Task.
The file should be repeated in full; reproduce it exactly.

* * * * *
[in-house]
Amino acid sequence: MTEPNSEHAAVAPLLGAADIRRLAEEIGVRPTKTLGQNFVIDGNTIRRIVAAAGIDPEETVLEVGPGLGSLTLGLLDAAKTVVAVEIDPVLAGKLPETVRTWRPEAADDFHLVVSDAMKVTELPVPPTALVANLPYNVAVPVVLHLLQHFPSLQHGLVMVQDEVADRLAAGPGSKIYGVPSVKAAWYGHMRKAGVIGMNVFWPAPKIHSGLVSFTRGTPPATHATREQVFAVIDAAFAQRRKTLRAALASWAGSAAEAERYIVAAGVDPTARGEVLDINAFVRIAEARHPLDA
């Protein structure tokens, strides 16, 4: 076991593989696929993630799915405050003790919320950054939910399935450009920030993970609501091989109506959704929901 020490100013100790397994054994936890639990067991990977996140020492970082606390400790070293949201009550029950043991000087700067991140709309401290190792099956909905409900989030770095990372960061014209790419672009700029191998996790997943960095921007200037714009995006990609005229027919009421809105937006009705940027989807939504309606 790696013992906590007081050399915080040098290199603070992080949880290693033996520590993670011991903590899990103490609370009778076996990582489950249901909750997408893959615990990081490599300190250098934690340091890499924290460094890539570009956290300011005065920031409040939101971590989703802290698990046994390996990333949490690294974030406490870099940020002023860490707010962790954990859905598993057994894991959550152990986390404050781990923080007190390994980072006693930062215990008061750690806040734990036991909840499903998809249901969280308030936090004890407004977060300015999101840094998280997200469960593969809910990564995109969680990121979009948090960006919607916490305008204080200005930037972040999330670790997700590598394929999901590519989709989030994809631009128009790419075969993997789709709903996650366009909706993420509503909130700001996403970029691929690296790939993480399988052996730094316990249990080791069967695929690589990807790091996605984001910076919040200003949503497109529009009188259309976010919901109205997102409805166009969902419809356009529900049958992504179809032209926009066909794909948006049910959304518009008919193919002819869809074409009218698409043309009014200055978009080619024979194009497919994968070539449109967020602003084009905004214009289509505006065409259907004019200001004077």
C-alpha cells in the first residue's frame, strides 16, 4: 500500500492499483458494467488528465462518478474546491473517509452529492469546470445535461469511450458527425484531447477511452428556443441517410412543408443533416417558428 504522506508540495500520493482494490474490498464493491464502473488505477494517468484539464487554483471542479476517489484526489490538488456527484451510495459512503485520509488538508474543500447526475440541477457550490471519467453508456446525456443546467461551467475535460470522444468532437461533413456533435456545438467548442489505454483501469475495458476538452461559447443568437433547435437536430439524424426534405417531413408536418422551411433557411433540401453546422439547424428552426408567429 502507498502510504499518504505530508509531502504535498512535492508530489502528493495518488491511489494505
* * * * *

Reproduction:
[in-house]
Amino acid sequence: MTEPNSEHAAVAPLLGAADIRRLAEEIGVRPTKTLGQNFVIDGNTIRRIVAAAGIDPEETVLEVGPGLGSLTLGLLDAAKTVVAVEIDPVLAGKLPETVRTWRPEAADDFHLVVSDAMKVTELPVPPTALVANLPYNVAVPVVLHLLQHFPSLQHGLVMVQDEVADRLAAGPGSKIYGVPSVKAAWYGHMRKAGVIGMNVFWPAPKIHSGLVSFTRGTPPATHATREQVFAVIDAAFAQRRKTLRAALASWAGSAAEAERYIVAAGVDPTARGEVLDINAFVRIAEARHPLDA
């Protein structure tokens, strides 16, 4: 076991593989696929993630799915405050003790919320950054939910399935450009920030993970609501091989109506959704929901 020490100013100790397994054994936890639990067991990977996140020492970082606390400790070293949201009550029950043991000087700067991140709309401290190792099956909905409900989030770095990372960061014209790419672009700029191998996790997943960095921007200037714009995006990609005229027919009421809105937006009705940027989807939504309606 790696013992906590007081050399915080040098290199603070992080949880290693033996520590993670011991903590899990103490609370009778076996990582489950249901909750997408893959615990990081490599300190250098934690340091890499924290460094890539570009956290300011005065920031409040939101971590989703802290698990046994390996990333949490690294974030406490870099940020002023860490707010962790954990859905598993057994894991959550152990986390404050781990923080007190390994980072006693930062215990008061750690806040734990036991909840499903998809249901969280308030936090004890407004977060300015999101840094998280997200469960593969809910990564995109969680990121979009948090960006919607916490305008204080200005930037972040999330670790997700590598394929999901590519989709989030994809631009128009790419075969993997789709709903996650366009909706993420509503909130700001996403970029691929690296790939993480399988052996730094316990249990080791069967695929690589990807790091996605984001910076919040200003949503497109529009009188259309976010919901109205997102409805166009969902419809356009529900049958992504179809032209926009066909794909948006049910959304518009008919193919002819869809074409009218698409043309009014200055978009080619024979194009497919994968070539449109967020602003084009905004214009289509505006065409259907004019200001004077």
C-alpha cells in the first residue's frame, strides 16, 4: 500500500492499483458494467488528465462518478474546491473517509452529492469546470445535461469511450458527425484531447477511452428556443441517410412543408443533416417558428 504522506508540495500520493482494490474490498464493491464502473488505477494517468484539464487554483471542479476517489484526489490538488456527484451510495459512503485520509488538508474543500447526475440541477457550490471519467453508456446525456443546467461551467475535460470522444468532437461533413456533435456545438467548442489505454483501469475495458476538452461559447443568437433547435437536430439524424426534405417531413408536418422551411433557411433540401453546422439547424428552426408567429 502507498502510504499518504505530508509531502504535498512535492508530489502528493495518488491511489494505